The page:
7. Place the dough in a large Pyrex© bowl (I spray the bowl with butter flavored PAM® but you can also rub the inside of the bowl with a stick of soft butter is even tastier), cover with cling wrap and place in a warm spot away from drafts.
  8. *If you do not plan on making the rolls immediately, you can place the tightly sealed bowl in the refrigerator at this point. I do this on Thanksgiving and Christmas Eve to cut prep time in half.
  9. Allow dough to rise until about doubled in volume.
  10. Punch down the dough and give it about 5 minutes to settle. Separate into two pieces. Each piece will make 15 rolls.
  11. On a lightly floured surface, roll out the dough into a large rectangle (about the size of your pan).
  12. Spread the rectangle of dough with Cinnamon Sugar Mixture ingredients.
  13. Roll the dough starting from the wide side until the seam is on the bottom. Adjust the shape of the roll to match your pan. Cut the dough into 1 inch slices and arrange over the caramel sauce.
  14. Allow the rolls to rise again until doubled in size.
  15. Bake in a 375 degree oven for 25 or 30 minutes or until golden brown on top.
  16. Prepare a large cookie sheet. Cut a piece of foil more than large enough to cover your baking pan and the cookie sheet. This will keep the caramel sauce from “escaping”.
  17. After removing the pan from the oven, cover with the foil, then place the cookie sheet on top of the foil. Carefully flip the contents of the baking pan onto the cookie sheet.
  18. Allow the rolls to drop out of the baking pan and the caramel sauce to drip completely through the rolls. It takes about 10 minutes. Raise the baking pan to allow steam to escape.


For a nice change that produces a roll akin to an apple fritter, use Apple Pie Spices instead of just cinnamon in the dry sugar mixture. Coarsely chop a couple large apples and cook in a scant amount of apple juice until just soft. Cool.
Before rolling the dough, spread a layer of the cooked apples bits over the sugar coating.
Instead of spreading whole pecans in the bottom of the pan, chop them fine. I actually prefer finely chopped walnuts when making the “apple rolls”.

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Just a few notes about the ingredients for the Caramel Pecan Sticky Buns…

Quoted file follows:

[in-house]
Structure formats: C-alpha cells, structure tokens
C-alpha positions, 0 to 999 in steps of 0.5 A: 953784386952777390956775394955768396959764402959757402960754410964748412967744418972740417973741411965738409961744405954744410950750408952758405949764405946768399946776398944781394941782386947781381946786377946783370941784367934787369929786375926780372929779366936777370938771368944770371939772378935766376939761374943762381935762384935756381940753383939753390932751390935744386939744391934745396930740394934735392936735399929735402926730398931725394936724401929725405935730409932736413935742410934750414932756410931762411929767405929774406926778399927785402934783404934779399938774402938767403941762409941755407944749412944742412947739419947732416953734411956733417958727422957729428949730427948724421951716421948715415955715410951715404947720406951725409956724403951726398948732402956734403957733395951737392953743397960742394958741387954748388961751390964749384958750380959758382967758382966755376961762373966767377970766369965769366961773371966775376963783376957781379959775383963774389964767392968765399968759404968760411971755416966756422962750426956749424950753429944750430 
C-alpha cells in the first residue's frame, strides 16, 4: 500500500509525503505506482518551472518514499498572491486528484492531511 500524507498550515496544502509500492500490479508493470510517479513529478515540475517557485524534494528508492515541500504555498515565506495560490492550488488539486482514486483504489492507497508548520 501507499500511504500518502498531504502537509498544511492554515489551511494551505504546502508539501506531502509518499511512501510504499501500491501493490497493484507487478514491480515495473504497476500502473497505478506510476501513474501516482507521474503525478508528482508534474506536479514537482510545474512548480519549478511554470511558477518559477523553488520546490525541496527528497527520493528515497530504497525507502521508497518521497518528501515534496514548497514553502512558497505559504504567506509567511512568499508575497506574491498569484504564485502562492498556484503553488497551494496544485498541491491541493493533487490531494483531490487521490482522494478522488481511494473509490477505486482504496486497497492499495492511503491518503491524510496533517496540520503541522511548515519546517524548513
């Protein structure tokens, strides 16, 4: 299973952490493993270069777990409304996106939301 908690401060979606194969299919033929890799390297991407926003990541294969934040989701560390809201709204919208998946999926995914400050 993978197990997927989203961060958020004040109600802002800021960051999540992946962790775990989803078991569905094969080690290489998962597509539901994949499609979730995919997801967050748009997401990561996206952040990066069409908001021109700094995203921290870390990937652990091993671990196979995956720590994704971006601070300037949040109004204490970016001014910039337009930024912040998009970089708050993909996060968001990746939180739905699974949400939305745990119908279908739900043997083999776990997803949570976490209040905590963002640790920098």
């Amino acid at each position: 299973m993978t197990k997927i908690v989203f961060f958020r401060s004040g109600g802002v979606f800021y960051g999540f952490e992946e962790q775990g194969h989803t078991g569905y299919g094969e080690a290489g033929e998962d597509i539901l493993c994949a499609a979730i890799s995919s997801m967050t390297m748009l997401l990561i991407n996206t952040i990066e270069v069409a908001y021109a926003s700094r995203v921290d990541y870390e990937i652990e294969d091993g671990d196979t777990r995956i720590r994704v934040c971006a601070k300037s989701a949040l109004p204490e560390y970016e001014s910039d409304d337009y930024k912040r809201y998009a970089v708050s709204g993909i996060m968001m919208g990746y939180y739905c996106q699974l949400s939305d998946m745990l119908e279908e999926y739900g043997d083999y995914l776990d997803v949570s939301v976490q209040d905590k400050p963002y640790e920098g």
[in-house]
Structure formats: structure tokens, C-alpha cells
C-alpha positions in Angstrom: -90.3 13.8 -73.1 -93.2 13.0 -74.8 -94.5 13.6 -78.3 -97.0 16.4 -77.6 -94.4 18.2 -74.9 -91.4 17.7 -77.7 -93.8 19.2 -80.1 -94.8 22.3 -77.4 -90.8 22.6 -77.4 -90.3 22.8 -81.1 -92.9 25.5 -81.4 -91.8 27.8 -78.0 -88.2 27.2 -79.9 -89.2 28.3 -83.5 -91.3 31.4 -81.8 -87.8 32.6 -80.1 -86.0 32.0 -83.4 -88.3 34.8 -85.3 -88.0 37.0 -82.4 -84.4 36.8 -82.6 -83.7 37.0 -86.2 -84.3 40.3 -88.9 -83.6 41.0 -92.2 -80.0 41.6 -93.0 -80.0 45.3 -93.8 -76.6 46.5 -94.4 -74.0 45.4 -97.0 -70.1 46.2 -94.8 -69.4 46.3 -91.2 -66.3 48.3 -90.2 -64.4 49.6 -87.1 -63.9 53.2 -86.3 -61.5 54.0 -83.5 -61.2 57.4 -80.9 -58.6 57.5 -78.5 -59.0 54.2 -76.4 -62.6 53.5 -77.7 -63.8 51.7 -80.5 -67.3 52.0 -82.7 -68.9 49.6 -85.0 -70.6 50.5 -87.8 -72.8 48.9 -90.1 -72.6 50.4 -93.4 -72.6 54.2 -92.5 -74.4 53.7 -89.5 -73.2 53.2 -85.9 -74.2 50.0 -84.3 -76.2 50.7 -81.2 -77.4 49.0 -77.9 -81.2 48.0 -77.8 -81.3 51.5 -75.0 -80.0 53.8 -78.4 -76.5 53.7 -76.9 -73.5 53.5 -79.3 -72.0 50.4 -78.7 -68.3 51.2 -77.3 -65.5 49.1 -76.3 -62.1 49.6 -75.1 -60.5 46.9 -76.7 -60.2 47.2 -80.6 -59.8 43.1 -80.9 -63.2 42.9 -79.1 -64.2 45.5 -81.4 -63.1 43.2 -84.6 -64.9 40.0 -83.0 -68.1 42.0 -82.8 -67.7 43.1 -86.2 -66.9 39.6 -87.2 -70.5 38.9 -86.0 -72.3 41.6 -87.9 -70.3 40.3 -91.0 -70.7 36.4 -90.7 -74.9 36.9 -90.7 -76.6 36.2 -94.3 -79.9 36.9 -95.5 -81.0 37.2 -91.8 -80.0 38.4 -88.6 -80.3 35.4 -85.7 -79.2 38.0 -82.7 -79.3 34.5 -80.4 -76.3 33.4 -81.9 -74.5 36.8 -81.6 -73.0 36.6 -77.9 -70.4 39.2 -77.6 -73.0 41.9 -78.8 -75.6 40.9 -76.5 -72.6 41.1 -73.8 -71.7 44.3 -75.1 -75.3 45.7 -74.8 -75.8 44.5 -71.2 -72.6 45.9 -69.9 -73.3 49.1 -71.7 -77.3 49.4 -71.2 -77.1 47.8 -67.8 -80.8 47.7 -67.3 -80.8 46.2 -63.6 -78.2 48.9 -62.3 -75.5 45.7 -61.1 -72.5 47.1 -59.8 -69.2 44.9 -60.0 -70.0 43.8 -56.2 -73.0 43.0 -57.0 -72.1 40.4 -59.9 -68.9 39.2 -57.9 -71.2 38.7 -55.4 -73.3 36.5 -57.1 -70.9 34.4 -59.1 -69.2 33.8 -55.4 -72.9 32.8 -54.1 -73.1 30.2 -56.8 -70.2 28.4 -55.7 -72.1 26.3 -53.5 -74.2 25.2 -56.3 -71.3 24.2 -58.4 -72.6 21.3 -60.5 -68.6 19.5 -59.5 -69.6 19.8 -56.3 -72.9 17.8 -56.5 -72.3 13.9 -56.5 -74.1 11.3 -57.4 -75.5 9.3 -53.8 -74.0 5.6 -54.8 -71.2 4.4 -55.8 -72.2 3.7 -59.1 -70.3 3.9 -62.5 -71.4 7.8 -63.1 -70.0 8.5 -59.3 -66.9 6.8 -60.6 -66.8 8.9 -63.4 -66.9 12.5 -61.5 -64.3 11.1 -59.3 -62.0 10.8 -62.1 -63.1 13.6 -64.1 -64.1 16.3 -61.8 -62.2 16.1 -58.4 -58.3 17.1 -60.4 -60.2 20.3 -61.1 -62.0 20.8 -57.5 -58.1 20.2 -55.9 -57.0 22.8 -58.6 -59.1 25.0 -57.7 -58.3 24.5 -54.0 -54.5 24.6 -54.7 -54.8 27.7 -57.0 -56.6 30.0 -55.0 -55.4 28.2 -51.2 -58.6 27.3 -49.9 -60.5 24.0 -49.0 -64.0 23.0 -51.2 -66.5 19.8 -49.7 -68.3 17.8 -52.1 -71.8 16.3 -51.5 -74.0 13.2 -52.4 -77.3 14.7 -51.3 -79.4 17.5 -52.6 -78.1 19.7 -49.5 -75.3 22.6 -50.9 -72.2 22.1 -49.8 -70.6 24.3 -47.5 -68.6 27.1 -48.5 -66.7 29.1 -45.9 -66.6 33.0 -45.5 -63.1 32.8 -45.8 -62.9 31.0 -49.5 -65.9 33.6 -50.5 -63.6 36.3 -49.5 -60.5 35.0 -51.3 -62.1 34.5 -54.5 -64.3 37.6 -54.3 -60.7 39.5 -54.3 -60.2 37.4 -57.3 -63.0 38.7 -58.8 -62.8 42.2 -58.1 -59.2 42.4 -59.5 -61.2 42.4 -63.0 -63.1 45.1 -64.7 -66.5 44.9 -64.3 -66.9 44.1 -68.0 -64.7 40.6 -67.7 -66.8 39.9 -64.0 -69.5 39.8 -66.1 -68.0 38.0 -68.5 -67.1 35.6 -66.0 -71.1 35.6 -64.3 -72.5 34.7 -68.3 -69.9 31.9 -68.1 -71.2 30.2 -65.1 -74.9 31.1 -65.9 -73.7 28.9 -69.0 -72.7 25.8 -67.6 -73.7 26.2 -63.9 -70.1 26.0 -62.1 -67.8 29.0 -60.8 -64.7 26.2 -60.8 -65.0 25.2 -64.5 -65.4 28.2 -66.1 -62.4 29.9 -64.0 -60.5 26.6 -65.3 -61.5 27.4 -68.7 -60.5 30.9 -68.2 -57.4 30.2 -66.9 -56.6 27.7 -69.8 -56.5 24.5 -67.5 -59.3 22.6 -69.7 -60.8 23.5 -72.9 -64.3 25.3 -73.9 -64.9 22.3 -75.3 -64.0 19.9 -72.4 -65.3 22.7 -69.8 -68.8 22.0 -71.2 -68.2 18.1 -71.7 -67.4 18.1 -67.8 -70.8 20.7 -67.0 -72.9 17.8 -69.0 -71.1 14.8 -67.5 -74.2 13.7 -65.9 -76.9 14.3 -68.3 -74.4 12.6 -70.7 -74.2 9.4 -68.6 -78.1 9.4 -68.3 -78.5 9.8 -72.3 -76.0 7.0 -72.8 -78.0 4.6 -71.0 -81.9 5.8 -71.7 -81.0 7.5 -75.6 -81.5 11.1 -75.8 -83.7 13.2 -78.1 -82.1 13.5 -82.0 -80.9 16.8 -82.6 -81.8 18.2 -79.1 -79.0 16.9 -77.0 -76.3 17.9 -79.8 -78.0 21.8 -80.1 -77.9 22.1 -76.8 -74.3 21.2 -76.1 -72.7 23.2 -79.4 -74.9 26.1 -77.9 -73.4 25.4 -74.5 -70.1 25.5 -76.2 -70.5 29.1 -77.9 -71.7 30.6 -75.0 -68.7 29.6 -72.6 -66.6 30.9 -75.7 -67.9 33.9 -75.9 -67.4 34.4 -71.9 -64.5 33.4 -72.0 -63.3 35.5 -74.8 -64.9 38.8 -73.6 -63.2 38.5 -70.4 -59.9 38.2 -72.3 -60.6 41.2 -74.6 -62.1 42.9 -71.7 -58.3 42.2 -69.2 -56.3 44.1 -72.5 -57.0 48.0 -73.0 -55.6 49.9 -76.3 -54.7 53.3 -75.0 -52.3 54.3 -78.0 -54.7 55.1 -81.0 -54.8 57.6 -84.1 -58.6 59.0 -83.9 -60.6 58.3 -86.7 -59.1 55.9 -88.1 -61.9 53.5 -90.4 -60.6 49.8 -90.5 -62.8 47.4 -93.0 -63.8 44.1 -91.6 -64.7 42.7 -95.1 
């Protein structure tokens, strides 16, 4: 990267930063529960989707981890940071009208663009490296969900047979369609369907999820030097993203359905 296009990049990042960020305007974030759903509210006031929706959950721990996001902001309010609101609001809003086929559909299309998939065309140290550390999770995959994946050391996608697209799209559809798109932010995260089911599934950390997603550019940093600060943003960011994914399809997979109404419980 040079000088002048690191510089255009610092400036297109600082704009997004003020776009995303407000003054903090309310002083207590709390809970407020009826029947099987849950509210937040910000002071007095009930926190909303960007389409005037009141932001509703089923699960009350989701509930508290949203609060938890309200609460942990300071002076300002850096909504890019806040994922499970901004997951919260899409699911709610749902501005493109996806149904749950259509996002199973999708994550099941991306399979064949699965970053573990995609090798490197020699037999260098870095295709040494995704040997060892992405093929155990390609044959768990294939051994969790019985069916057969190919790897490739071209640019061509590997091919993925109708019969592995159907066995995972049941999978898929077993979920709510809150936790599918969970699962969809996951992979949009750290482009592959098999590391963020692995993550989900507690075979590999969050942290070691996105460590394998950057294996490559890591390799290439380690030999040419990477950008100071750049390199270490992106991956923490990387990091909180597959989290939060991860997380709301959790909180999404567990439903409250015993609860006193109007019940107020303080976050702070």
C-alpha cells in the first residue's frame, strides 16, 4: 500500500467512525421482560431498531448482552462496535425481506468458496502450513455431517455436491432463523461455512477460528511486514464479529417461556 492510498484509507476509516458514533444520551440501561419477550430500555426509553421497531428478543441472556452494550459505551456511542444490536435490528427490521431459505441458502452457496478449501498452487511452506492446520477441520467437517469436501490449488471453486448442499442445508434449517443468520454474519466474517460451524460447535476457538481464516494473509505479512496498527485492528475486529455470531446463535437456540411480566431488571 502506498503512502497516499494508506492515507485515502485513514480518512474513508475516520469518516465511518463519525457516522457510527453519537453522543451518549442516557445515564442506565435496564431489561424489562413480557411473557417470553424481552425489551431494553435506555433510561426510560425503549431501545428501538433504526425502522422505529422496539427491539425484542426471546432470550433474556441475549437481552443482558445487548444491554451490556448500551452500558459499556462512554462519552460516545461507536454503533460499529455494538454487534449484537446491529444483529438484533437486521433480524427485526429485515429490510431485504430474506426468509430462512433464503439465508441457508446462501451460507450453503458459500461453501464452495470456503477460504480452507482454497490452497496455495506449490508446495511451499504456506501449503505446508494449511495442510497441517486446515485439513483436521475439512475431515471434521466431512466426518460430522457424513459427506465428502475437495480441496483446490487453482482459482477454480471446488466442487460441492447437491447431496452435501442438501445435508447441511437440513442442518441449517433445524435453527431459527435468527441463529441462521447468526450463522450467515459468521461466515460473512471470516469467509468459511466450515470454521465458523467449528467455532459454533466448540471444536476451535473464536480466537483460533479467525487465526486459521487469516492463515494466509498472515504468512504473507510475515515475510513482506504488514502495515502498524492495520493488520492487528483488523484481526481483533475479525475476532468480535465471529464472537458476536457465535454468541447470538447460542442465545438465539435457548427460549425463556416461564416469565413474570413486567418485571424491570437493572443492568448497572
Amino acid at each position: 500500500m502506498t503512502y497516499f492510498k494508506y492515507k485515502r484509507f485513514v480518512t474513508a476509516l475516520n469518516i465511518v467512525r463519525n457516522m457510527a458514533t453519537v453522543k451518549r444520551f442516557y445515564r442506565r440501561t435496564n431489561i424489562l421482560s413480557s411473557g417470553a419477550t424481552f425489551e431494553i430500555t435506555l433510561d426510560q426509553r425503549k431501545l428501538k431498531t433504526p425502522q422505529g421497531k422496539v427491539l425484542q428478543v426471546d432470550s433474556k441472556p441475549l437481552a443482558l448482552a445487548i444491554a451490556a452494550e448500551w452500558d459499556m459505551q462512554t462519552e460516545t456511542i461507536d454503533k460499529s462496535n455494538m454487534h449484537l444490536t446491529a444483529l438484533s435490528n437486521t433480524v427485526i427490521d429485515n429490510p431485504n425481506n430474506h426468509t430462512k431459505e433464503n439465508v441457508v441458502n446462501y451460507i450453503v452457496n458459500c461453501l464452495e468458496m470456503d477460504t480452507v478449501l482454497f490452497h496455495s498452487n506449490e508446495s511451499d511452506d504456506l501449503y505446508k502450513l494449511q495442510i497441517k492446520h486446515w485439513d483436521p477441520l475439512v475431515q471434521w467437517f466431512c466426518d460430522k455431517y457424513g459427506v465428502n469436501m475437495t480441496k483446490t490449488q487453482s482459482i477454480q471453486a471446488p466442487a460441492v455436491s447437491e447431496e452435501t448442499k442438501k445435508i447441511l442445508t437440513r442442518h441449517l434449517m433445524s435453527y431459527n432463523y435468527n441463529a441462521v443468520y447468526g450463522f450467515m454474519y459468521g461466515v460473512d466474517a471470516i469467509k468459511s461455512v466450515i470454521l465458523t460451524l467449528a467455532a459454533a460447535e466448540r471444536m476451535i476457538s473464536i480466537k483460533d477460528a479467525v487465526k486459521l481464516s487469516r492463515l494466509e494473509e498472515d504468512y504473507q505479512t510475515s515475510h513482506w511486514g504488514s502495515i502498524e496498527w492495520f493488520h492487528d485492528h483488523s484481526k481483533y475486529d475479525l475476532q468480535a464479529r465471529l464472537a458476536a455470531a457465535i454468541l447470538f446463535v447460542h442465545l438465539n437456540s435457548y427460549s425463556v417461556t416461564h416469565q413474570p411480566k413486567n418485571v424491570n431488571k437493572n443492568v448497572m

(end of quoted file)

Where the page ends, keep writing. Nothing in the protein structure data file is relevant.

When you want to put the “sweet” in sweet dough and make your sticky buns (that’s what we call them) irresistible!

 Bakery Emulsions Natural & Artificial Flavor 4oz, Buttery Sweet Dough

Use the freshest ingredients you can find.  By freshest, I mean check the date stamp on the yeast, the flour, the pecans (or walnuts).

I have yeast in the cupboard which was technically considered to still be good according to the date stamp but I purchased yeast packets dated “best before May of 2016”.  That fresh!

Believe me, it makes a world of difference in the results.

Buy farm fresh eggs, the best butter (unsalted) and do not make substitutions (as in using dark brown sugar instead of light brown sugar in the caramel sauce).  No skimping allowed and you will be rewarded with tons of compliments.

Why use bread flour instead of all purpose flour?  It does a better job of rising to the occasion!

Bread flour has considerably more protein and gluten content than regular flour and it helps the yeast rise well. 

If sweet dough is never quite sweet enough, add a teaspoon of Buttery Sweet dough flavoring.  

And a few notes about the kitchen gadgets I use…

I’ve baked caramel pecan sticky buns for a long time.  Most of the kitchen gadgets I use are “vintage” models but it goes without saying that new models work just as well.  

My first stand mixer was a Harvest Gold colored Sunbeam Mixmaster similar to this one found on eBay® (not the current Heritage Series® – the original model) with the wide bottom glass bowls by Free King Ware. The mixer came with two bowls. The large bowl is still perfect for making dough rise.

Rolling out the dough on the kitchen counter is the default option.  However, I now make things easier by rolling out the dough on a silicone baking mat with measurements.

 Baking with Natural Yeast: Pancakes, Waffles, Cinnamon Rolls and Muffins Amish Cooking – Cinnamon Rolls and Mixing Bowls Cookbook Bagels, Baguettes, Muffins, Soft Pretzels, Pizzas, Loaves, Cinnamon Rolls

Jaw Dropping Cinnabon® Sized Cinnamon Rolls!